Edward Lloyd

Died aged c. 75

Edward Lloyd (16 February 1815 – 8 April 1890) was a London publisher. His early output of serialised fiction brought Sweeney Todd, Varney the Vampire, and many romantic heroes to a new public – those without reading material that they could both afford to buy and enjoy reading. His hugely popular penny dreadful serials earned him the means to move into newspapers. Moving away from fiction in the 1850s, his Sunday title, Lloyd’s Weekly, was the first newspaper to reach a million circulation. He later created the Daily Chronicle, renowned for the breadth of its news coverage. It grew in political influence until bought out in 1918 by Prime Minister David Lloyd George. Lloyd's enthusiasm for industrial processes and technical innovation gave him an unbeatable competitive edge. In 1856, he set a new standard for Fleet Street’s efficiency by introducing Hoe’s rotary press. A few years later, when taking the unusual step of making his own newsprint, he revolutionised the paper trade by harvesting vast crops of esparto grass in Algeria. Lloyd was the only nineteenth century newspaper proprietor to take control of his entire supply chain, i.e. achieve full vertical integration. Professor Rohan McWilliam of Anglia Ruskin University believes Lloyd to be a key figure who shaped popular culture, in terms of the press and popular fiction, stating “he was a key figure in the emergence of newspapers and popular culture in Britain”.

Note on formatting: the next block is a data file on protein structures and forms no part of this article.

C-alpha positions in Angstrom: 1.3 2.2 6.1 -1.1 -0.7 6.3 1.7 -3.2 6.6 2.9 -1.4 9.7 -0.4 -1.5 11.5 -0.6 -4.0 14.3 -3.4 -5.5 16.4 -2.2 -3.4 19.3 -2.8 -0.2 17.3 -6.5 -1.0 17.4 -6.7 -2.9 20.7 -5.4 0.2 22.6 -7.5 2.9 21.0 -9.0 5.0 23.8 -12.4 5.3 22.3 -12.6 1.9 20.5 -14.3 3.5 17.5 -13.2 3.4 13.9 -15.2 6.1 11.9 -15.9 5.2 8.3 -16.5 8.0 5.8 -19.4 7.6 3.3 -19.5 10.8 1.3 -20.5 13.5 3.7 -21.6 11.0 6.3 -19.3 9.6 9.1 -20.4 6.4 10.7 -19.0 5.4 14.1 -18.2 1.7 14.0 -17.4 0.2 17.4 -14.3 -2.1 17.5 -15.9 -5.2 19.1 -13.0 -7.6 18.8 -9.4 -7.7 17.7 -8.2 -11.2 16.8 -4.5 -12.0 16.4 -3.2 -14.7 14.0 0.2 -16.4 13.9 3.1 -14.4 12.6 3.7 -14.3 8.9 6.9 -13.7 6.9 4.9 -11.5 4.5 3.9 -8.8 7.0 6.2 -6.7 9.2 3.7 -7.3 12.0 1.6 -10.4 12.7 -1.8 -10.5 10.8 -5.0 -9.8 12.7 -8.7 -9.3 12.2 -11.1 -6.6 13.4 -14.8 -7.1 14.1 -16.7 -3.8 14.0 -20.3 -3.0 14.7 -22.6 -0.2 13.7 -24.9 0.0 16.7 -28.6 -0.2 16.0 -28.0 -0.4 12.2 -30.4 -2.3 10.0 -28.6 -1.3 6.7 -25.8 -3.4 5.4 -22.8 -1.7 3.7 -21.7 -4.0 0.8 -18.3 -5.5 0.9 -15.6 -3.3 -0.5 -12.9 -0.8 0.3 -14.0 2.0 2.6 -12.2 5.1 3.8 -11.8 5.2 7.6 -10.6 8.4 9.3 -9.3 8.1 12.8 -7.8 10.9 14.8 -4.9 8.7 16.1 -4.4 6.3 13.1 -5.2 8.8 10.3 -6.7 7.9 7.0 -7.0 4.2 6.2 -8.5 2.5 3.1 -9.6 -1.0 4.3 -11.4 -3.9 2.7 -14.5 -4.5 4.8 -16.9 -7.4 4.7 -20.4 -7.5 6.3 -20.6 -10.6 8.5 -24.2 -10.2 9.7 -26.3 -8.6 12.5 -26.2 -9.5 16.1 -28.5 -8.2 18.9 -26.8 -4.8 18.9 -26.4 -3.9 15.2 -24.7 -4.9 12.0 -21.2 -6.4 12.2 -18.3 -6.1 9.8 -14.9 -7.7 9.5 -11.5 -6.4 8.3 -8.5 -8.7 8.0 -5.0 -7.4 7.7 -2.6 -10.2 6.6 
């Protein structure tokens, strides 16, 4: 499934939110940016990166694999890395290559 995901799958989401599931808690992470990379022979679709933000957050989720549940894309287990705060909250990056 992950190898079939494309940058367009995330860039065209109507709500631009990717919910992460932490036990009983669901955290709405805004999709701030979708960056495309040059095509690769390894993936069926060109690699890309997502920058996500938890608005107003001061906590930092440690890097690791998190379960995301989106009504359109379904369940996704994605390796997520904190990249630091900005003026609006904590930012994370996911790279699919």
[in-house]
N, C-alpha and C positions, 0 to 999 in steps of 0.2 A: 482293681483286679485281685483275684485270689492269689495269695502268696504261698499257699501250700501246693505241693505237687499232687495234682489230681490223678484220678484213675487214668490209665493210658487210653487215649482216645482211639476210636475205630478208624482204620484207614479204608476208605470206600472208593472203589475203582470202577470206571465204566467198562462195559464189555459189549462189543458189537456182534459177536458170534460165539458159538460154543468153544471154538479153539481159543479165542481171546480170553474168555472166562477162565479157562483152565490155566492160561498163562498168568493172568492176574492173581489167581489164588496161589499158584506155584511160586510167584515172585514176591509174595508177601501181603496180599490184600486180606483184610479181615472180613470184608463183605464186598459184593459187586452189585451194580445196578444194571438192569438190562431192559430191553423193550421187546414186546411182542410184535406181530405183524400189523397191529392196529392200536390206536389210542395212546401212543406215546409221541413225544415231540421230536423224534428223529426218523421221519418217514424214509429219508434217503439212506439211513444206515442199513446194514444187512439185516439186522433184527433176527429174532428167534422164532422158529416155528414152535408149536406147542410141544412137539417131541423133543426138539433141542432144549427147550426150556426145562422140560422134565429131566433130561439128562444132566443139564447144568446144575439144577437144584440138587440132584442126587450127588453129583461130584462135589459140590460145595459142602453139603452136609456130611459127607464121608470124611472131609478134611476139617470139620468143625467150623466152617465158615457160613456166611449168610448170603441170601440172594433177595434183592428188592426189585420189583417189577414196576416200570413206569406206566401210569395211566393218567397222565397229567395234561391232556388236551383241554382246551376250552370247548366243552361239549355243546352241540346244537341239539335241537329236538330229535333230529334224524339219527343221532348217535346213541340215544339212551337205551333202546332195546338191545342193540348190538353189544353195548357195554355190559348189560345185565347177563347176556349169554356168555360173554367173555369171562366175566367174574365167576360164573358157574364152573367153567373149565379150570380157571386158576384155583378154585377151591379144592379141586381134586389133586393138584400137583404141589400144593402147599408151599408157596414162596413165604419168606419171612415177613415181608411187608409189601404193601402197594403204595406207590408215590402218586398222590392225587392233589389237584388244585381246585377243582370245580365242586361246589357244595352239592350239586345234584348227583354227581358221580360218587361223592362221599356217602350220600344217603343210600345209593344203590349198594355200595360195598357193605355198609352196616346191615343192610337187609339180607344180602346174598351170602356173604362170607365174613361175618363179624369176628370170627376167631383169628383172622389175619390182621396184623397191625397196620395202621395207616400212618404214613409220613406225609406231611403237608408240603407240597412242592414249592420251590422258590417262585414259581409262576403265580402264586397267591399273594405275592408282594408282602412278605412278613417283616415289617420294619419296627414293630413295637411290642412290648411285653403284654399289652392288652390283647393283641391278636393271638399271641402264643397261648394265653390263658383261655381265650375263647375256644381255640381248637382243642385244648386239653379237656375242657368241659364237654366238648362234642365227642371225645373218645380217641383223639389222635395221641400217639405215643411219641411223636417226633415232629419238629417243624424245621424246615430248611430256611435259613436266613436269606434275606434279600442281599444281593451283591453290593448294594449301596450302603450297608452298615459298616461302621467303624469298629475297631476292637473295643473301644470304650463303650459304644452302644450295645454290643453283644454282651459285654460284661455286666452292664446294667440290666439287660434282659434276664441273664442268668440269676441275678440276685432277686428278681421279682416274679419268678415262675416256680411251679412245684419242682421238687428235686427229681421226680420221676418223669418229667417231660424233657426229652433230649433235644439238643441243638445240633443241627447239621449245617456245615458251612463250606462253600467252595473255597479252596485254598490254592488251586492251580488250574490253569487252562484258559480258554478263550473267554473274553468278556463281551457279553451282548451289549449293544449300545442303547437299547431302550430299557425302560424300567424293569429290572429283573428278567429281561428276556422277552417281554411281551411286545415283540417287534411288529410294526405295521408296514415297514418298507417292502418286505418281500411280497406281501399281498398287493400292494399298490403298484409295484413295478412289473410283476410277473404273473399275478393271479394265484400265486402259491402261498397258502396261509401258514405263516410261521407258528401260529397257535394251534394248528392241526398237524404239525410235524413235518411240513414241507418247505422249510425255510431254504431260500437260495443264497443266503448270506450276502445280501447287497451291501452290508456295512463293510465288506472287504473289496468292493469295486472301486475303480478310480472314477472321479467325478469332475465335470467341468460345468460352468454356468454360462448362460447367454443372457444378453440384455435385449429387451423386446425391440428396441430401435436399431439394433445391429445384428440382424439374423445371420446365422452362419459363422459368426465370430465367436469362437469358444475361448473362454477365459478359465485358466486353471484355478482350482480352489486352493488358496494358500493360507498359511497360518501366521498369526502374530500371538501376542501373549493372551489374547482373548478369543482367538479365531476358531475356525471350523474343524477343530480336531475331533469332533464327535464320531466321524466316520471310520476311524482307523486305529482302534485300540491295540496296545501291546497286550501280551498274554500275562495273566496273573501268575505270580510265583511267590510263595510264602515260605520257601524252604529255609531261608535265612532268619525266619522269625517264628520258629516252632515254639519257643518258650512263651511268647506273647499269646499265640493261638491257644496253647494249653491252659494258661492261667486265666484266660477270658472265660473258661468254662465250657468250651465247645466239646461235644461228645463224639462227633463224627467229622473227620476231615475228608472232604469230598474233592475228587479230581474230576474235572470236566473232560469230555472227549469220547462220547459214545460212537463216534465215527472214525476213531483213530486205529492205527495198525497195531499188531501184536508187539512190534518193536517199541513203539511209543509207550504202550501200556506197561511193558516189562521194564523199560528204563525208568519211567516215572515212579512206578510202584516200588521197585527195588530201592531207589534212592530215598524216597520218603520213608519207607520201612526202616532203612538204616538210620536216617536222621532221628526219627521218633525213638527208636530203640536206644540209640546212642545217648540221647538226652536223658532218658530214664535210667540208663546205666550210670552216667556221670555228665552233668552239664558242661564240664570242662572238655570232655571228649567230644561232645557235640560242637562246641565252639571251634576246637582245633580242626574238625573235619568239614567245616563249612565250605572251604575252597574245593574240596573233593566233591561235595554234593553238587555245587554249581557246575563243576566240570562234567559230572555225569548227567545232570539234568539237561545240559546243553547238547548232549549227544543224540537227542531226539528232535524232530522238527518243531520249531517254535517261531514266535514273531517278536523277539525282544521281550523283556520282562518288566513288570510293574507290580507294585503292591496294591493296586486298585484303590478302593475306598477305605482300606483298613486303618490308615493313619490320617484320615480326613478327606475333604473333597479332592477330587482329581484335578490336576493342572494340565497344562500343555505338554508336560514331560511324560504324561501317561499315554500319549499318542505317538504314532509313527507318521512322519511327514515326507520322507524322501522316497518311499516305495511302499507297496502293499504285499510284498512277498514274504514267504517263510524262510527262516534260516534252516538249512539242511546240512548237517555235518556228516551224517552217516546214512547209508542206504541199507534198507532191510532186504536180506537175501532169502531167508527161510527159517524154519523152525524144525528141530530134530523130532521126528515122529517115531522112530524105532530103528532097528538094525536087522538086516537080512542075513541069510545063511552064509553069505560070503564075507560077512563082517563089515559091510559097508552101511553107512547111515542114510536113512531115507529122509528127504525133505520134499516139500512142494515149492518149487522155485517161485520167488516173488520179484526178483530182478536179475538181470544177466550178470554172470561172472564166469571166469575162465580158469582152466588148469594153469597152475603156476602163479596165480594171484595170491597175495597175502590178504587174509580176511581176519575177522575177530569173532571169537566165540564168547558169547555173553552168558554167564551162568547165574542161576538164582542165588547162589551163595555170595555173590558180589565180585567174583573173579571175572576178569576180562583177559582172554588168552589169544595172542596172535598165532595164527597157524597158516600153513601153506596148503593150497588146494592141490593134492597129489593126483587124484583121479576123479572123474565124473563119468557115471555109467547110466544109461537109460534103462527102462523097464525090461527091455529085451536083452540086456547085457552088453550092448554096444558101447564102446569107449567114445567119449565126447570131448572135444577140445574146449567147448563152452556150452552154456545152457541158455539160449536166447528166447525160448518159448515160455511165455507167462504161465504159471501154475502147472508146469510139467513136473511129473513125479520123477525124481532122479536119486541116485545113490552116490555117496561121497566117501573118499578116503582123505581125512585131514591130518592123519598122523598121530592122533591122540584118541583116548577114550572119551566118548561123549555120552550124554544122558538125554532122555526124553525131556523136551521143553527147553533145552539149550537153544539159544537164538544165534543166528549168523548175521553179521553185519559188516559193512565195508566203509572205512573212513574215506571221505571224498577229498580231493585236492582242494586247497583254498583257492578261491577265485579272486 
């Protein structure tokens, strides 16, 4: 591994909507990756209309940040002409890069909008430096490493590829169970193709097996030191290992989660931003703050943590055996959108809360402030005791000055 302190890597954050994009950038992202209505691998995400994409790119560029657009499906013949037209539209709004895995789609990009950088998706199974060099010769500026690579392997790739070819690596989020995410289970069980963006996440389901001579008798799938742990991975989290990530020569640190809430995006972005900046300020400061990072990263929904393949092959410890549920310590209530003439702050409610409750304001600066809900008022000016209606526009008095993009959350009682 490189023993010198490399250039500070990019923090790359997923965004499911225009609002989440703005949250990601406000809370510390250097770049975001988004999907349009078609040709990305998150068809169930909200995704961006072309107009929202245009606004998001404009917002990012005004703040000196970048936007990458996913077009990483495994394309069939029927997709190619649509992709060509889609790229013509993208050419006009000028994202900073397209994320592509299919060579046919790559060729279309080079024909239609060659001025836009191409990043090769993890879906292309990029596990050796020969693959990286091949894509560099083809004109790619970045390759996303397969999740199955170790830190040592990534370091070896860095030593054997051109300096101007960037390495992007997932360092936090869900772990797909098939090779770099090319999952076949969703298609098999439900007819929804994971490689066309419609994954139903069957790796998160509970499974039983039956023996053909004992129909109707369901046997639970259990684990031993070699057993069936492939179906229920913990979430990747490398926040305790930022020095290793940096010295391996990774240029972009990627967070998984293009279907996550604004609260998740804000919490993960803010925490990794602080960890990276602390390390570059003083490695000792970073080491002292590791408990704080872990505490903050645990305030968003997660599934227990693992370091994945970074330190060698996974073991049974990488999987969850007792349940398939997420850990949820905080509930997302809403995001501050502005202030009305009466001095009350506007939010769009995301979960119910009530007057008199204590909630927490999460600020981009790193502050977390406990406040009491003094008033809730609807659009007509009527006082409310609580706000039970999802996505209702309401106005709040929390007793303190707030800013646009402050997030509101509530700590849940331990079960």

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Commemorated on 1 plaque

William Morris 1834-1896 lived here 1848-1856. Edward Lloyd Publisher lived here 1857-1885

William Morris Gallery, Forest Road E17, London, United Kingdom where they lived (1857-1885)